Perhaps I’m a glutton for punishment, watching yet another very average independent kung fu comedy. However, by reviewing such a film it may just save someone else’s money and help the kung fu comedy to retain a tiny ember of dignity. As I’ve often said, the difference between a ‘Drunken Master’ or a ‘Magnificent Butcher’ and one of these endless Taiwanese independents is the restraint of the humour; the aforementioned classics all added humour that had some relevance to the overall storyline rather than wedge in a series of tiresome comic routines to pad out the running time. The latter way of directing seems a suitable way of starting the review of ‘Kung Fu On Sale’.
Chiang Wu is desperate to learn kung fu, but cannot afford to pay for lessons at one of the many schools in town. Nevertheless, Wu tries to pick up what skills he can by observing others and spying on the secretive lessons of various clans. Such behaviour naturally brings him to the attention of the local ruffians and he has to endure a few beatings at their hands before he is saved by a superkicking stranger. Wu finds some allies in his quest when he befriends a quartet of beggars who help him raise money by demonstrating kung fu in the town. During a brawl that envelops the friends, the quartet come to the rescue of a cocky old man who decides to be Wu’s adoptive grandfather after they escape. When the old man discovers Wu’s desire to learn kung fu he persuades the young man to learn a few moves off him. However, these basic skills are still no match for the adversaries he faces and Chiang Wu must practice in earnest if he has any hope of beating a surprising foe.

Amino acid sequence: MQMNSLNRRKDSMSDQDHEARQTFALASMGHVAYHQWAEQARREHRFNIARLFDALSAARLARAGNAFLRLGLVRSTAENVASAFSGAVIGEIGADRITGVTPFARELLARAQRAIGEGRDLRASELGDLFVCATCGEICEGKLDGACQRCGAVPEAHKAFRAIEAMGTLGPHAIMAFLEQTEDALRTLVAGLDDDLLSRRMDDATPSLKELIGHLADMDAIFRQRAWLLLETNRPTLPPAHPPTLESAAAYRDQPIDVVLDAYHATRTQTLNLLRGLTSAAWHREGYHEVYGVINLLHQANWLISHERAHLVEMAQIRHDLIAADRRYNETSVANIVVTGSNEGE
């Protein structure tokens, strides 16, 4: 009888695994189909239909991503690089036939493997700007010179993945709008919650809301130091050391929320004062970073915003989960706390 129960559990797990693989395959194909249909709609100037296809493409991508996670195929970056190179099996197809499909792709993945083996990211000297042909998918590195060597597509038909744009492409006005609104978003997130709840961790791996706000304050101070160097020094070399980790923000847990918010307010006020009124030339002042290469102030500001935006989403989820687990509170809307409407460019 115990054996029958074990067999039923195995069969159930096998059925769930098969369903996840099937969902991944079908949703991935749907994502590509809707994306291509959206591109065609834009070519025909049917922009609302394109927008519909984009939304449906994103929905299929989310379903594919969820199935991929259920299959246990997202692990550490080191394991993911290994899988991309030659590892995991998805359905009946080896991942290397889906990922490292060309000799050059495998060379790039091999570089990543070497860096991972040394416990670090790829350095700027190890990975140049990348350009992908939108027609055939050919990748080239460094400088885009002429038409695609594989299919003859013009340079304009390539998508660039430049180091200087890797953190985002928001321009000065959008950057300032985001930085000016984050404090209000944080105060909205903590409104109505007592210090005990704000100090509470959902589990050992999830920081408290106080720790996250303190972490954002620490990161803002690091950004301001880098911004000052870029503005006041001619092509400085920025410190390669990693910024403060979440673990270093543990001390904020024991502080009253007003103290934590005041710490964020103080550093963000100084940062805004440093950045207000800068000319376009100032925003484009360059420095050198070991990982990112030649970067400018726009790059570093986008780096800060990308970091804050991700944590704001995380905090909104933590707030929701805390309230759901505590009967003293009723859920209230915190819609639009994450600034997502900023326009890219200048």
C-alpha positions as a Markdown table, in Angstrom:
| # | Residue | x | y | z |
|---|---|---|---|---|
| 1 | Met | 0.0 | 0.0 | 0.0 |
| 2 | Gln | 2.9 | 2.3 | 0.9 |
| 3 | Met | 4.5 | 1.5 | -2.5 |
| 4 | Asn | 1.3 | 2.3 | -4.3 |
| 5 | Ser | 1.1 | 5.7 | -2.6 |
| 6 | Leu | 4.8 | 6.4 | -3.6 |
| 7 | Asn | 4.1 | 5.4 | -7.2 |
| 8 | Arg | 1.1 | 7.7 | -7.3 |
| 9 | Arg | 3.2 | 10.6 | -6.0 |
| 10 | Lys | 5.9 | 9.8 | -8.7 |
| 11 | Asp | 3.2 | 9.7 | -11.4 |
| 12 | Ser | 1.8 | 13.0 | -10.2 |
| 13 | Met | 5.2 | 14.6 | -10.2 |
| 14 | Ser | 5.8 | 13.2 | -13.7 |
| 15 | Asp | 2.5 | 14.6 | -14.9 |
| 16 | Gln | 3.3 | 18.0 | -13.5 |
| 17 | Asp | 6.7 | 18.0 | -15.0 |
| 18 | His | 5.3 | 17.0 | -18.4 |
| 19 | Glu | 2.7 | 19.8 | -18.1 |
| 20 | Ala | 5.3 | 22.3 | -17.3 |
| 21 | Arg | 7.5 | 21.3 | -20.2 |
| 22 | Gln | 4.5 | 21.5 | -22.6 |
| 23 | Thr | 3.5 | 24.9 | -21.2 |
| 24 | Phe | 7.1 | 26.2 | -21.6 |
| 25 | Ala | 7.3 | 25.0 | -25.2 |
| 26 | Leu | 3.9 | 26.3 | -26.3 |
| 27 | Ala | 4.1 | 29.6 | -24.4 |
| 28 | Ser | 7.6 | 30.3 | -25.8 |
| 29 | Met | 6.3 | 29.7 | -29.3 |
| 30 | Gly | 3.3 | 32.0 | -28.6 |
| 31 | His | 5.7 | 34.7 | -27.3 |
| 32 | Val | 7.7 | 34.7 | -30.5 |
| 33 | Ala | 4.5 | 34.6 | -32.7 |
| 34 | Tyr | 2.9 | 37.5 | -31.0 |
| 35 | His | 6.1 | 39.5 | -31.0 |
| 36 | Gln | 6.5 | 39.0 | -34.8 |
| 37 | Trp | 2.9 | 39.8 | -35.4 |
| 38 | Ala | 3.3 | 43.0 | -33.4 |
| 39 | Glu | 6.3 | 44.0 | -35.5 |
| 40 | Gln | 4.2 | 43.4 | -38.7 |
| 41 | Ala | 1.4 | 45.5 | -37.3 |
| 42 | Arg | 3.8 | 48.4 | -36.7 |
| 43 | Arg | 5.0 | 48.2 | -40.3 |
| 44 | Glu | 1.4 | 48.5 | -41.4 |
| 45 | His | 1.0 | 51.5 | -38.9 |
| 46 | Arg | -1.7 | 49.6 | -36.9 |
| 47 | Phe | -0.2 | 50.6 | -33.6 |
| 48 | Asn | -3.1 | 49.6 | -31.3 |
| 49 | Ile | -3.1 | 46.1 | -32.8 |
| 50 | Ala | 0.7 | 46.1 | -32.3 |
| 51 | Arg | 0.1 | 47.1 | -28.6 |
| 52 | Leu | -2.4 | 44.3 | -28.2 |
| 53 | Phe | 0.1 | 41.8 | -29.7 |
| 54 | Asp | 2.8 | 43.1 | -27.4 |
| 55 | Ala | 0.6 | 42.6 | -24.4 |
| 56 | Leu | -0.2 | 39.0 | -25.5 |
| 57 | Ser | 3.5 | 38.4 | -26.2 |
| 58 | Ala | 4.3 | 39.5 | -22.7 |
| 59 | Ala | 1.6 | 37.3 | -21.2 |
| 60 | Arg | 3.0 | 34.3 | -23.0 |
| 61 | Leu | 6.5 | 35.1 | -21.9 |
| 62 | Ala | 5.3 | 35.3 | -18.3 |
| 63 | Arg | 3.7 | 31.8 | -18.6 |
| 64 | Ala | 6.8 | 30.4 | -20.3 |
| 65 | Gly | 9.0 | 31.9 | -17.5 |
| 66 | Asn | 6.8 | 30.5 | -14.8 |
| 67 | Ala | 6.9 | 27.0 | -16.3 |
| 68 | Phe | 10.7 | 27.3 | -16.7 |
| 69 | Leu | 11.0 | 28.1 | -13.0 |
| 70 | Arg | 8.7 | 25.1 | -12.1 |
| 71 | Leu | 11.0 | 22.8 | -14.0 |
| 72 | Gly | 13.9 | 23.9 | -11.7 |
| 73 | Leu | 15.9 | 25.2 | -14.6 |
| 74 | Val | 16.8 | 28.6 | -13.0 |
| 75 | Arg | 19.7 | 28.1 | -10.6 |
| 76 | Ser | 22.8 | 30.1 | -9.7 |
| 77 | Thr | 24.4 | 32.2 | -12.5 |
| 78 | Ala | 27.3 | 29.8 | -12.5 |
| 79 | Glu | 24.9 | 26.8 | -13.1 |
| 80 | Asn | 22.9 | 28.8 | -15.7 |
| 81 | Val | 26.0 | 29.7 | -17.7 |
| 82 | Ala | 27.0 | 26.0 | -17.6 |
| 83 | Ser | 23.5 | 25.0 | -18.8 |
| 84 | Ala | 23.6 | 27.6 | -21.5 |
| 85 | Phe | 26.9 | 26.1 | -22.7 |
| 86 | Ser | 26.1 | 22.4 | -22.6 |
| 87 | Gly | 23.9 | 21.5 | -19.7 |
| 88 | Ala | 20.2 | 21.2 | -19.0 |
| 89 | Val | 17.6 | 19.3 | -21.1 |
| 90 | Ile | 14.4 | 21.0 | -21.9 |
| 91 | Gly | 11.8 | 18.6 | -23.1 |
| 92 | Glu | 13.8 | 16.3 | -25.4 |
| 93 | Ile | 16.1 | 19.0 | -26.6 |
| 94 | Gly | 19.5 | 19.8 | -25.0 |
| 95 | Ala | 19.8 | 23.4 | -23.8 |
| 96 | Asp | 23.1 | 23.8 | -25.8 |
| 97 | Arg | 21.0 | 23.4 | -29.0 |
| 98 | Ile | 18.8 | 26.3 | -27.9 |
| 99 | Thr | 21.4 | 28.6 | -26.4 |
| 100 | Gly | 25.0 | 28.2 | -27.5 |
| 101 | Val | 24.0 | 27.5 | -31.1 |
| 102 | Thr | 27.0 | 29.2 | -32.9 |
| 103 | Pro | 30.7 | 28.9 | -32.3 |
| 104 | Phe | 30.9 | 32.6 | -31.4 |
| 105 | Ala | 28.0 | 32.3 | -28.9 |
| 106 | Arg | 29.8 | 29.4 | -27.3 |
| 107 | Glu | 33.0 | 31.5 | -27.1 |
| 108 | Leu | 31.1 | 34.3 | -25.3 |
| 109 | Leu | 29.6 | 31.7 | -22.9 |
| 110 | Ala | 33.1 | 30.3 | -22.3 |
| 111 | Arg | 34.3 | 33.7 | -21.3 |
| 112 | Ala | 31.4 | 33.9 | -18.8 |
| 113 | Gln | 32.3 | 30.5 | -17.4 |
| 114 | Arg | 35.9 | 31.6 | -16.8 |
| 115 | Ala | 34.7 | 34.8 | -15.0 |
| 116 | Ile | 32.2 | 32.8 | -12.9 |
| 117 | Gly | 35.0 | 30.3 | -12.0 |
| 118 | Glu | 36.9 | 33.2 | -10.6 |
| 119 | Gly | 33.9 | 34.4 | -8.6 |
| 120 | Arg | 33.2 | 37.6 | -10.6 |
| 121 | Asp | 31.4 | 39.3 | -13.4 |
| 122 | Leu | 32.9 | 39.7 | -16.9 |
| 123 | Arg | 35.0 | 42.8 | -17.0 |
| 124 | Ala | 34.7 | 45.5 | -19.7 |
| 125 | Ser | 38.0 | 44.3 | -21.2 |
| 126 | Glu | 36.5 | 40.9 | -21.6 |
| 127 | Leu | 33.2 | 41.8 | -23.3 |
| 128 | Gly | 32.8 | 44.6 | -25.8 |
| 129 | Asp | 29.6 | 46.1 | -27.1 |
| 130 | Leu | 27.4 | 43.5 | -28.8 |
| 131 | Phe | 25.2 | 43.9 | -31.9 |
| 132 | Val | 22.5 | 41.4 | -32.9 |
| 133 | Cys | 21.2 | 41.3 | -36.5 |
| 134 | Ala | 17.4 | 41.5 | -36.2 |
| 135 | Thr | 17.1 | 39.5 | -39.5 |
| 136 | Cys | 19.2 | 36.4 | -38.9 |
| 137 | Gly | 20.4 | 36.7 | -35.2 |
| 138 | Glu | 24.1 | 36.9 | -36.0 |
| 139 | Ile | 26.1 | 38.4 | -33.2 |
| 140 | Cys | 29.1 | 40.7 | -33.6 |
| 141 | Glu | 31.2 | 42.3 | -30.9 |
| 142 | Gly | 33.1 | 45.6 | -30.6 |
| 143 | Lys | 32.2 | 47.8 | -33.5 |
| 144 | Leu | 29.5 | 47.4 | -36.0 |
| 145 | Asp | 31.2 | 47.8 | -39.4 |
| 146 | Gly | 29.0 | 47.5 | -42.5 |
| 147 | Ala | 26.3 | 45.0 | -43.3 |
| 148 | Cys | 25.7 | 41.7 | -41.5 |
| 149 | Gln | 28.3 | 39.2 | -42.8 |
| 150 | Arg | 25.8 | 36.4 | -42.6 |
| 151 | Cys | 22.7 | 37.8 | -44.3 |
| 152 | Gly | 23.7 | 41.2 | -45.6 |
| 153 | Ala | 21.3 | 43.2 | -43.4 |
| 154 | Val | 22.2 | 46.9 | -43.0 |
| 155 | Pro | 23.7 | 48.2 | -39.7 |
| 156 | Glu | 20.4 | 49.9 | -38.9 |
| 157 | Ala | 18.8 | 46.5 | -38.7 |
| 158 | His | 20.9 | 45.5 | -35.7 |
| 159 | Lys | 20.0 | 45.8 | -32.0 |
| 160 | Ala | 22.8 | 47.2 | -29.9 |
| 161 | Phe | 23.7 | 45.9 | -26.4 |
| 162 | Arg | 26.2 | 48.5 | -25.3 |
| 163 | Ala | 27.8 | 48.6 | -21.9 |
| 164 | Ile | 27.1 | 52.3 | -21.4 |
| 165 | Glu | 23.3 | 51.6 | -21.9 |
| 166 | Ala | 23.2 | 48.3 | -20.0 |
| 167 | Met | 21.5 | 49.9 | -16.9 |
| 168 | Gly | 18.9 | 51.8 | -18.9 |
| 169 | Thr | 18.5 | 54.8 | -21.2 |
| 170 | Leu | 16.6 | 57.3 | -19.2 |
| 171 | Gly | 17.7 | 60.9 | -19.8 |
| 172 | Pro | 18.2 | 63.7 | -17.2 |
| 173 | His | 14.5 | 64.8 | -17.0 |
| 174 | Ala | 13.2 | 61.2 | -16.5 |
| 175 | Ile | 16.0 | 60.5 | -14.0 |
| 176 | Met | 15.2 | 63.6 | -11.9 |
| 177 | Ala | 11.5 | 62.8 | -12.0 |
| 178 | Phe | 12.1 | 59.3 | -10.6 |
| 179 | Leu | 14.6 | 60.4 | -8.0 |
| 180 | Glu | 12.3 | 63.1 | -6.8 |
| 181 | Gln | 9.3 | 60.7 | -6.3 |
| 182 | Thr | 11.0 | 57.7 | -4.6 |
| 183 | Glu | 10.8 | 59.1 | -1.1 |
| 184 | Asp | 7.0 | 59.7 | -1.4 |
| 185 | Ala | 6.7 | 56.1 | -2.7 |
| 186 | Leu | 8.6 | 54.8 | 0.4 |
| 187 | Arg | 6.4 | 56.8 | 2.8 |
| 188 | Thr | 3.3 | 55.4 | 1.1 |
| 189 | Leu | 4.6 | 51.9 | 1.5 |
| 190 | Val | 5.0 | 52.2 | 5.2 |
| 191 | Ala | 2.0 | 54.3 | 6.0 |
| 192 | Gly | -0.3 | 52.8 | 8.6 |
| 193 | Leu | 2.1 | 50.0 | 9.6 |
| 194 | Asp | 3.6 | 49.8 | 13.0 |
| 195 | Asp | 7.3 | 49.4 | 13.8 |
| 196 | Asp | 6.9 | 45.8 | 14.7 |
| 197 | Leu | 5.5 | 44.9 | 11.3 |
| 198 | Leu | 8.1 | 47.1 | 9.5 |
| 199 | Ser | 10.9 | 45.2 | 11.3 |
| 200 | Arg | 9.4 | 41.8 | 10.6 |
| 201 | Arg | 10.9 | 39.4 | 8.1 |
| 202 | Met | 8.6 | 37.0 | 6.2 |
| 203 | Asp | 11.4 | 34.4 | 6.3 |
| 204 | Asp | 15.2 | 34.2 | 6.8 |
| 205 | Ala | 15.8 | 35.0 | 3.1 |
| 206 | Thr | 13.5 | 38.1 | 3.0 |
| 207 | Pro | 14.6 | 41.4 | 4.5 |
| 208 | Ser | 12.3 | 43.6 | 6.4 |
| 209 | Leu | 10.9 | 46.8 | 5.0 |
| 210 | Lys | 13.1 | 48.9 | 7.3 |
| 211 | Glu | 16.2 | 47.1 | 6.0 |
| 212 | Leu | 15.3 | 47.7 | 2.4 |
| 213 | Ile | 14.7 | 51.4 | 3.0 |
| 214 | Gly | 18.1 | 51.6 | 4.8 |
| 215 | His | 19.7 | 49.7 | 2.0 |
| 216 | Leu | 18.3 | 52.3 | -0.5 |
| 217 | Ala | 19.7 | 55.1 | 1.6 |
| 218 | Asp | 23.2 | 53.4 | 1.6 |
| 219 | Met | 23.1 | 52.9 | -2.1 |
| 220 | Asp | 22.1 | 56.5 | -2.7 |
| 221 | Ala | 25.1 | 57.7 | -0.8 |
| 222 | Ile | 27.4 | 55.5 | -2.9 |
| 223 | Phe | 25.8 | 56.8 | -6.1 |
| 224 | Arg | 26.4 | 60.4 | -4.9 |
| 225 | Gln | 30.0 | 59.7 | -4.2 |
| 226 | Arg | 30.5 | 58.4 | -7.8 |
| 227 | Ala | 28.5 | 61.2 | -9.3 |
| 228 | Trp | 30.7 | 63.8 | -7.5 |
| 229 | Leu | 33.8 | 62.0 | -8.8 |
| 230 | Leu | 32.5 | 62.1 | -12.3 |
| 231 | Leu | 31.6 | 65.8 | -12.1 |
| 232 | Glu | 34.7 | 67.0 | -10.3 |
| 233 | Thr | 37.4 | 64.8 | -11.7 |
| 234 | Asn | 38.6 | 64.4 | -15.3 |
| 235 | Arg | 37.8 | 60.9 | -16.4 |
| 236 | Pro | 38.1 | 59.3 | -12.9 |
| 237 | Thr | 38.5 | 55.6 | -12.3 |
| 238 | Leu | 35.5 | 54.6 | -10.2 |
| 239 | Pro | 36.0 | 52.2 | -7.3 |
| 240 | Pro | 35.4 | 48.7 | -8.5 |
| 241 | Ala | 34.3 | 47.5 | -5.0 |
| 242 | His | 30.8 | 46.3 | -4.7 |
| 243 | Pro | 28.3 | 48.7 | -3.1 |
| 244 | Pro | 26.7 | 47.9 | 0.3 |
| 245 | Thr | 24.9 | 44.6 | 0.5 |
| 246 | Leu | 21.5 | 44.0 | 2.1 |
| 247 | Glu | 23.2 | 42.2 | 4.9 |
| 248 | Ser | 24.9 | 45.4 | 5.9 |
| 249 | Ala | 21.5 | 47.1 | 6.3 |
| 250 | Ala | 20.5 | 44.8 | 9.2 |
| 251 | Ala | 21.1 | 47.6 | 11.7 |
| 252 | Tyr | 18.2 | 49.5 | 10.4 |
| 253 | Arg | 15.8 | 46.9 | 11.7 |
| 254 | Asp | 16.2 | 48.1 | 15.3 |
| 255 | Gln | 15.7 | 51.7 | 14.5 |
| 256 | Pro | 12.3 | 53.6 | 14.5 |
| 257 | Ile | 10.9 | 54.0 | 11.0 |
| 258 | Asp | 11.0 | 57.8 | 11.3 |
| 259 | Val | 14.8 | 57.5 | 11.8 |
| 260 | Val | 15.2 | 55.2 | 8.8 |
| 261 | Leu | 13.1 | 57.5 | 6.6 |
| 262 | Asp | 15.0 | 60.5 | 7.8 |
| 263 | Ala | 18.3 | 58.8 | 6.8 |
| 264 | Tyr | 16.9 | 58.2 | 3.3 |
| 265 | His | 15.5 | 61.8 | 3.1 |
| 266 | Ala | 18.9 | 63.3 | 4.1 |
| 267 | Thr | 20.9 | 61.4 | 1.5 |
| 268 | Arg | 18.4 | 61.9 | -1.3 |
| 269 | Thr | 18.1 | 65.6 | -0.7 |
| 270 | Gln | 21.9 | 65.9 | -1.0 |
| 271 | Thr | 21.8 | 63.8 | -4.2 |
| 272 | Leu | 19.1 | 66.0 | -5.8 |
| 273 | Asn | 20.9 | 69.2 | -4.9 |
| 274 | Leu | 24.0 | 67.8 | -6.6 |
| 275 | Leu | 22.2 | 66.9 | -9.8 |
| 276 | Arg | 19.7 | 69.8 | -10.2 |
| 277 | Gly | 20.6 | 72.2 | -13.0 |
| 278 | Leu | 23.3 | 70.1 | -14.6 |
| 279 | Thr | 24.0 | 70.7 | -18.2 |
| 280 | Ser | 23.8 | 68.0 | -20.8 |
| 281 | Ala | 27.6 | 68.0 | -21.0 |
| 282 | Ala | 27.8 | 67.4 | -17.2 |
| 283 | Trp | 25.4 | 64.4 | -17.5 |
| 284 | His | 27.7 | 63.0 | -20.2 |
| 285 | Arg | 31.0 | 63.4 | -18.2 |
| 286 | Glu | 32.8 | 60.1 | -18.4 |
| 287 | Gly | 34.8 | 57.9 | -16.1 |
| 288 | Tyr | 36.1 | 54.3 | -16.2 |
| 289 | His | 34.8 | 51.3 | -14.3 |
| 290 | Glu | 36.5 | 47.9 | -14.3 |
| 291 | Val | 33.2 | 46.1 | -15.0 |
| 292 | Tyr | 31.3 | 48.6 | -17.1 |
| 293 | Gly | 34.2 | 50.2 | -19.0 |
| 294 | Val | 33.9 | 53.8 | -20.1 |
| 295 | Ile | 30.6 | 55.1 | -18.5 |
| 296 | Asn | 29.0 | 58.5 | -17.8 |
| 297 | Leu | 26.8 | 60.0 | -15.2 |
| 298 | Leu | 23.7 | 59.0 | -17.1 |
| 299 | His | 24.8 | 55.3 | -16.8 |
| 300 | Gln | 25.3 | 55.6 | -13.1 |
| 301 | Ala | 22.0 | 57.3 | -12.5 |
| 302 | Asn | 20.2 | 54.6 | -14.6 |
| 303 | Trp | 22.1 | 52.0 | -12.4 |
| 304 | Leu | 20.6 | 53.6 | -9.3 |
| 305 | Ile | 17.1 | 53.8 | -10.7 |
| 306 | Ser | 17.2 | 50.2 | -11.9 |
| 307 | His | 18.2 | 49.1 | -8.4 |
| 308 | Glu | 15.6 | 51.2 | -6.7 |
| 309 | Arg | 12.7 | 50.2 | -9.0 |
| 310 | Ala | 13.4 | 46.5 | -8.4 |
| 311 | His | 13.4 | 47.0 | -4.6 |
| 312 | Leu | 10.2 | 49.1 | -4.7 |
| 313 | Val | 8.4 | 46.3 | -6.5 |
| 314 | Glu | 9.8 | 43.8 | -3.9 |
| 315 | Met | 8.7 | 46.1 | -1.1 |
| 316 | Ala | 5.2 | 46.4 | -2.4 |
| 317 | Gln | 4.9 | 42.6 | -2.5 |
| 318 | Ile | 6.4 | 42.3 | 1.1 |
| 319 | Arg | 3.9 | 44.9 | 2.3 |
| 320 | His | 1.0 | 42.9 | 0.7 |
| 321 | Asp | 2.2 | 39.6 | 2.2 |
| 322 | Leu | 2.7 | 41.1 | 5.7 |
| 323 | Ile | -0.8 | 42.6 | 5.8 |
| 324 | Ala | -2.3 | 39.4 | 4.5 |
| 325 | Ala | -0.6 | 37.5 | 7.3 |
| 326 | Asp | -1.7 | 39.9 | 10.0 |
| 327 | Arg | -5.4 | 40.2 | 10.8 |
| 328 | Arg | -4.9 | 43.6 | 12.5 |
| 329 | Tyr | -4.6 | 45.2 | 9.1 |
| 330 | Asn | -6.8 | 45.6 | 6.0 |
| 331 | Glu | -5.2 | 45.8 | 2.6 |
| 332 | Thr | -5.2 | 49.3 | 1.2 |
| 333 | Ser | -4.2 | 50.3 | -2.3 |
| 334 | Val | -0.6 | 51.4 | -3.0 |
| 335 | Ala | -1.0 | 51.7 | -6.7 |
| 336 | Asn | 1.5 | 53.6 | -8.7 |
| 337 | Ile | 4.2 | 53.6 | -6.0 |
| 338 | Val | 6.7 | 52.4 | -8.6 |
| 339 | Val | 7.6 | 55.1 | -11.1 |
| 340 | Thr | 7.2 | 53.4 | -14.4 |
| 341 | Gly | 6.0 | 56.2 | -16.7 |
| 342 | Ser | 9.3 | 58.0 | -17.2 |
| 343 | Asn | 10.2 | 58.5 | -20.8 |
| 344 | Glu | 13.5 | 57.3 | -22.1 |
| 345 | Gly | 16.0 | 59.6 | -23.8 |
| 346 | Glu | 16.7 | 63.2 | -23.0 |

The storyline is similar to the superior ‘Daggers 8’ and the inspiration of Jackie Chan’s Seasonal hit films is always very obvious. ‘Kung Fu On Sale’ is padded out with the kind of cliches that have always worked against the sub-genre’s credibility; the town thugs (why do they always travel around in threes?), the obligatory fight in a restaurant, the craggy master and the ‘comic’ interludes of the eccentric background characters are regurgitated yet again. The ever annoying Dean Shek makes his expected appearance to really kill off any chances this film has of being original and the tiresome direction that Su Chen Ping provides means that, even at 89 minutes, viewing is a chore. There is some solid action here – especially from Man Lee Pang (‘My Life’s On The Line’) – but much of this is undercranked. ‘Kung Fu On Sale’ is strictly for fans who absolutely must see every film the genre has to offer. The majority of viewers would be best advised looking elsewhere for entertainment.
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